The content, in my experience, accumulates over time and there are aids to this. First, always carry a notebook! Second, always have a scratch pad next to you as you write to jot down additional ideas that have to be squeezed in. The ‘how to’ is then a matter of having a good structure. What are the important headings? There may be a need for a cultural shift here. Writing at school is about writing essays and it is often the case that a basic principle is laid down which states: ‘no headings’. I guess this is meant to support good writing so that the structure of the essay and the meaning can be conveyed without headings. I think this is nonsense – though if, say a magazine demands this, then you can delete the headings before submission! This is a battle I am always prepared to fight. In the days when I had tutorial groups, I always encouraged the use of headings. One group refused point blank to do this on the basis of their school principle. I did some homework and for the following week, I brought in a book of George Orwell’s essays, many of which had headings. I argued that if George Orwell could do it, so could everybody, and I more or less won.

The headings are the basis of the outline of what is to be written. I would now go further and argue that clarity, especially in academic writing, demands subheadings and sub-subheadings – a hierarchy in fact. This is now reinforced by the common use of Powerpoint for presentations. This is a form of structured writing and Powerpoint bullets, with sequences of indents, are hierarchical – so we are now all more likely to be brought up with this way of thinking. Indeed, I once had a sequence of around 200 Powerpoint slides for a lecture course. I produced a short book by using this as my outline. I converted the slides to Word, and then I converted the now bullet-less text to prose.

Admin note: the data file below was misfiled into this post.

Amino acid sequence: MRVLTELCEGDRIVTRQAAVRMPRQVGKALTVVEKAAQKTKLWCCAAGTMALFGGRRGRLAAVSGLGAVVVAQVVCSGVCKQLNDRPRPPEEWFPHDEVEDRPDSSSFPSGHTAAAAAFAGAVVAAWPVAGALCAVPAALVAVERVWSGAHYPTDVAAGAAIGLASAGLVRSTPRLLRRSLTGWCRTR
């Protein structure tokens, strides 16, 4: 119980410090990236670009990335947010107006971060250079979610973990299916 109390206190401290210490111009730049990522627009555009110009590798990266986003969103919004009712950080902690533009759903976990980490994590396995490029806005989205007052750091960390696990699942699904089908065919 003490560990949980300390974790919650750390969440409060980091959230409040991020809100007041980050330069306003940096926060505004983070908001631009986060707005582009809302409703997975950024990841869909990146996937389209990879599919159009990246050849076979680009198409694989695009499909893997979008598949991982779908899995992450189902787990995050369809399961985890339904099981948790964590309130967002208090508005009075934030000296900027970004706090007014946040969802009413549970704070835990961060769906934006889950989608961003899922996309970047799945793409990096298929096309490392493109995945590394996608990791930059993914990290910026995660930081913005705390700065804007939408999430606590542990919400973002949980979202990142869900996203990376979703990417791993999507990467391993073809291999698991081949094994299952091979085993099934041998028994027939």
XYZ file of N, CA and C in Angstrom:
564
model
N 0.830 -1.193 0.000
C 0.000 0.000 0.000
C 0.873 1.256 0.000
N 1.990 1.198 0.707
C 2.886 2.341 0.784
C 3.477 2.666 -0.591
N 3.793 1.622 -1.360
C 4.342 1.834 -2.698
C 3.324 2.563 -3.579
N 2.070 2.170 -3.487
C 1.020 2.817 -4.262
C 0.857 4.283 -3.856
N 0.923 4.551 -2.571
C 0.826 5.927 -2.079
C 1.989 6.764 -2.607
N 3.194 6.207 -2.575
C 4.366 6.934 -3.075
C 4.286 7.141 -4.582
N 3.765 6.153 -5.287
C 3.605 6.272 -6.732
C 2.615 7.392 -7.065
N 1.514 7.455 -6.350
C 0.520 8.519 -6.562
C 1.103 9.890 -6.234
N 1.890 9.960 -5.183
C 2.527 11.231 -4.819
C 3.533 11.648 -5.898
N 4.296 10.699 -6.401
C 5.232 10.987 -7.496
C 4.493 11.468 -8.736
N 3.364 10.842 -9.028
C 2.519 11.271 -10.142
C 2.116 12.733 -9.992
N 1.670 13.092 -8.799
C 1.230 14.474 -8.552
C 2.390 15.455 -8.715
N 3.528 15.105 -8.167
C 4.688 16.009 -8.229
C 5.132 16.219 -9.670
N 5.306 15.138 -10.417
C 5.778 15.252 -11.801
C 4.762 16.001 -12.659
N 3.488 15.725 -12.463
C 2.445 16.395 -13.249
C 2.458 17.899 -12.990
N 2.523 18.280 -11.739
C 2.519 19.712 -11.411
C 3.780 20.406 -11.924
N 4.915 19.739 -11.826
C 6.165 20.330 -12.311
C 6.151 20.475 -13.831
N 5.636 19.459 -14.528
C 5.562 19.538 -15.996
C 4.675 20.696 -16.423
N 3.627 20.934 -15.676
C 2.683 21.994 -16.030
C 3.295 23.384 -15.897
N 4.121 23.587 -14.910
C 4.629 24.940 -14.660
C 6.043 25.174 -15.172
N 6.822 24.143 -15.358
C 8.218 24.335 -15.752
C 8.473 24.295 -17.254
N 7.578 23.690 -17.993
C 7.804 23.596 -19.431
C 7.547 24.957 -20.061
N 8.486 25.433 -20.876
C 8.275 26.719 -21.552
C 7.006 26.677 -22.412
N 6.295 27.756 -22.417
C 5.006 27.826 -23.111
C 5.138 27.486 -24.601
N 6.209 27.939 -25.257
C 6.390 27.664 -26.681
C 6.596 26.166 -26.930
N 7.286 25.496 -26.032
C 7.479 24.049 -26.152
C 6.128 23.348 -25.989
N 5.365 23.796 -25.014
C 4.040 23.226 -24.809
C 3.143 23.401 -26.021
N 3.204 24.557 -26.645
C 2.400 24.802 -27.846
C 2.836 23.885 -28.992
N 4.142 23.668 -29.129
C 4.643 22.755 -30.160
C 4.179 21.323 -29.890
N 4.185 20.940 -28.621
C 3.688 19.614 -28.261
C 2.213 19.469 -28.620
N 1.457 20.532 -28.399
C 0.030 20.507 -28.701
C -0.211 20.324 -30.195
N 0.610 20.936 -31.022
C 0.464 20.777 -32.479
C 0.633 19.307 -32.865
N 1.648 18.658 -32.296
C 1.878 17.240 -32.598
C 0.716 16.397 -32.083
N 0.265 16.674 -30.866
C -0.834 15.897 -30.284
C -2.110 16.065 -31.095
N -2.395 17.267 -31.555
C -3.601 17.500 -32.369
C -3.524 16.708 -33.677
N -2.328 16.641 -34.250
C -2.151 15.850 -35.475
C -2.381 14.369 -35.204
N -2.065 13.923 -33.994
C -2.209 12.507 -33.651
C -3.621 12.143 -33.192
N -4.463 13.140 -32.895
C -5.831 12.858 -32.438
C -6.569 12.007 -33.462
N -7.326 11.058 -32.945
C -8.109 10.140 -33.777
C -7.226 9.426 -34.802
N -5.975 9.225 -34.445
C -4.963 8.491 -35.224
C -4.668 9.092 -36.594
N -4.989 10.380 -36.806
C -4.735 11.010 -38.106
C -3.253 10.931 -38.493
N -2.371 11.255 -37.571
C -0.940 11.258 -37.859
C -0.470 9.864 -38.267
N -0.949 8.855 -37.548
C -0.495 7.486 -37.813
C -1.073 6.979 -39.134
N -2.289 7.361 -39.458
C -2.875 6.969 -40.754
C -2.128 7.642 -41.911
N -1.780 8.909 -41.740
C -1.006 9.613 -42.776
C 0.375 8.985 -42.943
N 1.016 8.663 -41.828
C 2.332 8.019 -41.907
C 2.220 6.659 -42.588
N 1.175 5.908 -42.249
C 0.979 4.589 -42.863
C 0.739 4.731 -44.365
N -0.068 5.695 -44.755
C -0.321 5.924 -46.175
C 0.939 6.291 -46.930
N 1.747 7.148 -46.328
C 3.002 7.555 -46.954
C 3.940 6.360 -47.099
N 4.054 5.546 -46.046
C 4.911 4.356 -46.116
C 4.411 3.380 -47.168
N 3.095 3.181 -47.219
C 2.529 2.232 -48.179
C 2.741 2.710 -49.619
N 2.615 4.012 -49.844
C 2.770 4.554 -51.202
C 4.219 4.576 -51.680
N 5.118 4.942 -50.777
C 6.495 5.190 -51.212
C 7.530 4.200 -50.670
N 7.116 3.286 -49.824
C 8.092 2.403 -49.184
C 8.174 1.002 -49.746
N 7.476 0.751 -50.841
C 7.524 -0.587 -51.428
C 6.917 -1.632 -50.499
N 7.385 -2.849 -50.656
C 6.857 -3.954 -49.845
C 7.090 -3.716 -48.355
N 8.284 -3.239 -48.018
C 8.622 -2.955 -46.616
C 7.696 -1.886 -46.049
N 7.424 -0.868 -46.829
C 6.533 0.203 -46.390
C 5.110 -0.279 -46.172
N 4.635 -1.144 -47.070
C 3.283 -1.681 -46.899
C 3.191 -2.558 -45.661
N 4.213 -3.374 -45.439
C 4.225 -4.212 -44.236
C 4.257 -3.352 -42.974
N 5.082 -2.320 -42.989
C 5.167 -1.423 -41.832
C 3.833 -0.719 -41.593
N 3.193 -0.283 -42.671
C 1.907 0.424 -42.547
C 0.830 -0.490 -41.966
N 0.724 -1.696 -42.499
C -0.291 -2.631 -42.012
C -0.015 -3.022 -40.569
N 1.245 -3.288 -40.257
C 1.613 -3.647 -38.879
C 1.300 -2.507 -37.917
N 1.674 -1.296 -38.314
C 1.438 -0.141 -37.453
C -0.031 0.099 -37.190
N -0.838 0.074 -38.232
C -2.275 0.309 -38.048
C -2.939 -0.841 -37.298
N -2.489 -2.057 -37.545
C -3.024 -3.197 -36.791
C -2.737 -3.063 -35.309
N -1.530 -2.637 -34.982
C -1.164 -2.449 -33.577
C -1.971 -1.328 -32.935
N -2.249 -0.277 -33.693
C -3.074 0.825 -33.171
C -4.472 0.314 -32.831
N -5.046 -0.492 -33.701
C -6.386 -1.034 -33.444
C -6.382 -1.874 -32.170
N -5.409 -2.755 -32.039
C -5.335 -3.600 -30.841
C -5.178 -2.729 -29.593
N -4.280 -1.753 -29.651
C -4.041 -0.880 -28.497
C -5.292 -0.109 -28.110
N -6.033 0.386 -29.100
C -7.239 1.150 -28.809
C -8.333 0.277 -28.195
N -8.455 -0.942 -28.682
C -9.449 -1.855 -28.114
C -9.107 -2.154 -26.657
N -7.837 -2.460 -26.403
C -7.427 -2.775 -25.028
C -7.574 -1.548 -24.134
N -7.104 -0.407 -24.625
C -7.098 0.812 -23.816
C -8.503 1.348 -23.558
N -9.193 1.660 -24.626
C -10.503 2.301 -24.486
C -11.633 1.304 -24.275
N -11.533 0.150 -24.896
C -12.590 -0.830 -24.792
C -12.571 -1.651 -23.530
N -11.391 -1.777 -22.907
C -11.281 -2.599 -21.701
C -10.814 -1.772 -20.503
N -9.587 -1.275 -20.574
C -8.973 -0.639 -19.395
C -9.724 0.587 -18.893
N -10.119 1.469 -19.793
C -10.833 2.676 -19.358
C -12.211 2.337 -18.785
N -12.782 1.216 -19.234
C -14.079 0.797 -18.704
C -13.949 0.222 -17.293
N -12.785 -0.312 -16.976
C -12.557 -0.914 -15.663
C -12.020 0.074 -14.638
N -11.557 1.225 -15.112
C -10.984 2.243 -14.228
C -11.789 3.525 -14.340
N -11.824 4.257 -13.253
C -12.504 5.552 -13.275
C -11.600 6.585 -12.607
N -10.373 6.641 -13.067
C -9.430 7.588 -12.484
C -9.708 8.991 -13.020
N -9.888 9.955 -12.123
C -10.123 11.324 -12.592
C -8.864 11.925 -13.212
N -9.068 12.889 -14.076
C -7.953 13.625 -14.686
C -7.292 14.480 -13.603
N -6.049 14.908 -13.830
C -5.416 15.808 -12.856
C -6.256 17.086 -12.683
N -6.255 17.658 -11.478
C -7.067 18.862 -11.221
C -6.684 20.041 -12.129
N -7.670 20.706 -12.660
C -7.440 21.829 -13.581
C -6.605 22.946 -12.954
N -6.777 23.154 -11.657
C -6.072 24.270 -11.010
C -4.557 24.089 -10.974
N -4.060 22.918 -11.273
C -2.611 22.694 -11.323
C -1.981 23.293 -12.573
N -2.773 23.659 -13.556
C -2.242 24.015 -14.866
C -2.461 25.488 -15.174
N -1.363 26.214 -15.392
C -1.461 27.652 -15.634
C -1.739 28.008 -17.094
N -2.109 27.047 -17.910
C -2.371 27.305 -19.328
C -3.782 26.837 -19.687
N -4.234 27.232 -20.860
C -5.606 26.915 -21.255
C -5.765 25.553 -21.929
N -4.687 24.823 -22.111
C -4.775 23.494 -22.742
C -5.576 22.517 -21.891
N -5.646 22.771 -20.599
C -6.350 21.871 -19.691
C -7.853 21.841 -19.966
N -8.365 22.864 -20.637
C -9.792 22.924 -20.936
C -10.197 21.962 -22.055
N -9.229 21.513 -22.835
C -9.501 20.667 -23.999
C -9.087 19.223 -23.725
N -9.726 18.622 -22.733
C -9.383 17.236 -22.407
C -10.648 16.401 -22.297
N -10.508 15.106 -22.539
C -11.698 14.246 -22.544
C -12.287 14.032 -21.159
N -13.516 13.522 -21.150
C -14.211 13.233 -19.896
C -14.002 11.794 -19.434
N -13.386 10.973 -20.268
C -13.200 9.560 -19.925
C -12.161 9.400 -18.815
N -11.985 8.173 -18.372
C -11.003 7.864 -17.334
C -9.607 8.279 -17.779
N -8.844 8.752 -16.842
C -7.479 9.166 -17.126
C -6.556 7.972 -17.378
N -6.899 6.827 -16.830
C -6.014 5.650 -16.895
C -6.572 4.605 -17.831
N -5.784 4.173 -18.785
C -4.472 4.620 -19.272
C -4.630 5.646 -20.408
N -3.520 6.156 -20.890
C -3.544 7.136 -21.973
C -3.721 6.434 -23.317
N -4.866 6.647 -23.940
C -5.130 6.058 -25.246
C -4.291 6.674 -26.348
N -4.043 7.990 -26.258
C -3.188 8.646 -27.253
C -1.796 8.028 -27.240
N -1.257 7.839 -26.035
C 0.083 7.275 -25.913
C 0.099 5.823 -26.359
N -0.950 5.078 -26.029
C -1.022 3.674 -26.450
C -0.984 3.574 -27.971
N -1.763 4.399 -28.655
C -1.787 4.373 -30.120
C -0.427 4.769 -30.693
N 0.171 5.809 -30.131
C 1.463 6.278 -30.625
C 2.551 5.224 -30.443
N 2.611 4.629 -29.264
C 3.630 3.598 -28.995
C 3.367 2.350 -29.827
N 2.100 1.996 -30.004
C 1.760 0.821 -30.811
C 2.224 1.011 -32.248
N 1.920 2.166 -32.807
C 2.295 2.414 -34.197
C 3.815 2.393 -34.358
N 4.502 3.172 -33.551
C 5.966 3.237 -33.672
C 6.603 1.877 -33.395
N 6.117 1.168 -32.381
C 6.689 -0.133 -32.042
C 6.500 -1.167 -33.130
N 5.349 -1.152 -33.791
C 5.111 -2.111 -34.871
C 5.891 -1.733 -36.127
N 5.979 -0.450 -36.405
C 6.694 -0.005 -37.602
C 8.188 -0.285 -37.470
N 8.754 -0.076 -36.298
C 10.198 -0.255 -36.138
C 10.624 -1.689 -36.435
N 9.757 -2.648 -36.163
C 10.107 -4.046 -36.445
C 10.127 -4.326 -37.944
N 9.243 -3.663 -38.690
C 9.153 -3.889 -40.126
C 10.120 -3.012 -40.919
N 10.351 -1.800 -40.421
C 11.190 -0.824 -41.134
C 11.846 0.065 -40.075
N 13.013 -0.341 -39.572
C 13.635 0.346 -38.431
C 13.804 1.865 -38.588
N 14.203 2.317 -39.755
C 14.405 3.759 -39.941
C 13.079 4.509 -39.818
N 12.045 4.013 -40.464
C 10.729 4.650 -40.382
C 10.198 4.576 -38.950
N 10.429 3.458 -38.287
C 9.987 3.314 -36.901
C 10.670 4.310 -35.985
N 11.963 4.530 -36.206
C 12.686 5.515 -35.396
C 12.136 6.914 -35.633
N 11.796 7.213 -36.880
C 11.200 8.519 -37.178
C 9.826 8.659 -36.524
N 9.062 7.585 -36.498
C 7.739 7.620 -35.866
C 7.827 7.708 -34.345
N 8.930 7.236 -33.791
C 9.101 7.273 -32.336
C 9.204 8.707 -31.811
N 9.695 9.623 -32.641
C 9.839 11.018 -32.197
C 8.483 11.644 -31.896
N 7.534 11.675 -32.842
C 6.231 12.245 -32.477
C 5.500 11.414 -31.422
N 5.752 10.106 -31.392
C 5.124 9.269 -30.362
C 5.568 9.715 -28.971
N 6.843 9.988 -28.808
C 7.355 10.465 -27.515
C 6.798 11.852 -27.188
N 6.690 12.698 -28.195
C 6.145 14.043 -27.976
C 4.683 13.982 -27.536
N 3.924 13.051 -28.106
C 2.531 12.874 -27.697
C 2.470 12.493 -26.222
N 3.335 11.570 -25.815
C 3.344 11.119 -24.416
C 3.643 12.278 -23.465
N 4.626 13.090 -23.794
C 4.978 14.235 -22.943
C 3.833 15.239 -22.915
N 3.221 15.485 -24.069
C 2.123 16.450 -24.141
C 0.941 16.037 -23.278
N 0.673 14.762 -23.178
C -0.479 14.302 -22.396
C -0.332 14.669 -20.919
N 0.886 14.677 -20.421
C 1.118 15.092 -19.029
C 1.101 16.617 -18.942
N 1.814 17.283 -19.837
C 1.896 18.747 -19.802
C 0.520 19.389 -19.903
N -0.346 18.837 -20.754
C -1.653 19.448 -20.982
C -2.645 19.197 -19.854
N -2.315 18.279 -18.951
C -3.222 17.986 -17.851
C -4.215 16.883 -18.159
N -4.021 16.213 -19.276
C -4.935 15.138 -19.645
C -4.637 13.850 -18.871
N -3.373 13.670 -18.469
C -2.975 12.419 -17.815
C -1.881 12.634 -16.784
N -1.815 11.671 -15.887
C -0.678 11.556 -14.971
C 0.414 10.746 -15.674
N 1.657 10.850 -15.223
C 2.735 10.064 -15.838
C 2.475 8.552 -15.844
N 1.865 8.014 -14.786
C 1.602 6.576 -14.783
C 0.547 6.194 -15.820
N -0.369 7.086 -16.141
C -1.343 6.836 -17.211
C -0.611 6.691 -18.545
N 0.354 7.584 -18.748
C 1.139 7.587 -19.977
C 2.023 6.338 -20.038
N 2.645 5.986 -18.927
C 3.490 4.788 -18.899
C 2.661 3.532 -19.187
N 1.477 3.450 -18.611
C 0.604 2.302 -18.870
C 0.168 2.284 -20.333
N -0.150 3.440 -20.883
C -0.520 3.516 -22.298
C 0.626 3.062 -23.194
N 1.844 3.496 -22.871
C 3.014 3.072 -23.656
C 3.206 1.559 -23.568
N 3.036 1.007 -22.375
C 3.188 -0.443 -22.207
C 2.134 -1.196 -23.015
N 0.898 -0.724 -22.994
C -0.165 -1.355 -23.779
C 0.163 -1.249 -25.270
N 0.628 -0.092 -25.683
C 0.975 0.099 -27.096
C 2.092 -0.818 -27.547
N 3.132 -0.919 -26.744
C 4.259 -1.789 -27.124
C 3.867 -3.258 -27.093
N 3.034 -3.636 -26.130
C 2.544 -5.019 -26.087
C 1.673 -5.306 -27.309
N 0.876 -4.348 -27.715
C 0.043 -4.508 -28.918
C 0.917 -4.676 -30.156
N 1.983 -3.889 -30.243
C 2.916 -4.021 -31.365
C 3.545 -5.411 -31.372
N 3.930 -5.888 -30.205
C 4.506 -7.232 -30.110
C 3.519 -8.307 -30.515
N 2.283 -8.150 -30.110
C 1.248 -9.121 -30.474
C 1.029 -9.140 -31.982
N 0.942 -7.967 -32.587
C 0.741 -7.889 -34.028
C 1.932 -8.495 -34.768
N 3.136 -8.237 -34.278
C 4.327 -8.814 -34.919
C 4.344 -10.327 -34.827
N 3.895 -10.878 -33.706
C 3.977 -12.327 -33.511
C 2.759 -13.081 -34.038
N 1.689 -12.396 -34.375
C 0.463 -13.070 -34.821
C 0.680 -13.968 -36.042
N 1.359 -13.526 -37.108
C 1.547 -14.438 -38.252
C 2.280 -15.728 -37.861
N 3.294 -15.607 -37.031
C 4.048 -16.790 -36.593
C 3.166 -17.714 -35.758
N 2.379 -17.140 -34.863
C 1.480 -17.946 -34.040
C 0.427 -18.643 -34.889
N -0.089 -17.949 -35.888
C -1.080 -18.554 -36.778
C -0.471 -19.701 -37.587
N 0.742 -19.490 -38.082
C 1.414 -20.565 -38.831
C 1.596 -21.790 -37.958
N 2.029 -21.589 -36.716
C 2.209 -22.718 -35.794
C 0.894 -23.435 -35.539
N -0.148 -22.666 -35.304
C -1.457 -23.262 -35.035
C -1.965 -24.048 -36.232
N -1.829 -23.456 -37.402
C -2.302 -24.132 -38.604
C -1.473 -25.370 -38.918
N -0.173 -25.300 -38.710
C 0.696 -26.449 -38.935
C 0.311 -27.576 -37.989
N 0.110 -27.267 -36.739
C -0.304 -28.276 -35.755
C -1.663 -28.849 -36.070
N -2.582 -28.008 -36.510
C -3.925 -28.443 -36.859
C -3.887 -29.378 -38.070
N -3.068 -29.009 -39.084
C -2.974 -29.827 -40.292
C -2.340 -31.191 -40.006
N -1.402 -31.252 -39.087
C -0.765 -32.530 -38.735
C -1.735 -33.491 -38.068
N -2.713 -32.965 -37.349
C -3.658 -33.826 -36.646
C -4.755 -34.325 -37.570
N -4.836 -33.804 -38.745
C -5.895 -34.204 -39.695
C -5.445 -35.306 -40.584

I am a big fan of numbered and hierarchical outlines: 1, 1.1, 1.1.1, 1.1.2, 1.2,…..2, 2.1, 2.1.1, 2.1.2, etc. This is an incredibly powerful tool. At the top level are say 6 main headings, then maybe six subheadings and so on. The structure will change as the writing evolves – a main heading disappears and another one appears. This is so powerful, I became curious about who invented it and resorted to google. There is no clear answer, and indeed it says something about the contemporary age that most of the references offer advice on how to use this system in Microsoft Word! However, I suspect the origins are probably in Dewey’s Library classification system – still in use – in effect a classification of knowledge. Google ‘Dewey’s decimal classification’ to find its Nineteenth Century history.

There are refinements to be offered on the ‘What to ….’ and ‘How to ….’ questions. What genre: an academic paper, a book – a text book? – a paper intended to influence policy, written for politicians or civil servants? In part, this can be formulated as ‘be clear about your audience’. One academic audience can be assumed to be familiar with your technical language; another may be one that you are trying to draw into an interdisciplinary project and might need more explanation. A policy audience probably has no interest in the technicalities but would like to be assured that they are receiving real ‘evidence’.

What next? Start writing, experiment; above all, always have something on the go – a chapter, a paper or a blog piece. Jot down new outlines in that notebook. As Mr Selfridge said, ‘There’s no fun like work!’ Think of writing as fun. It can be very rewarding – when it’s finished!!

Alan Wilson

December 2015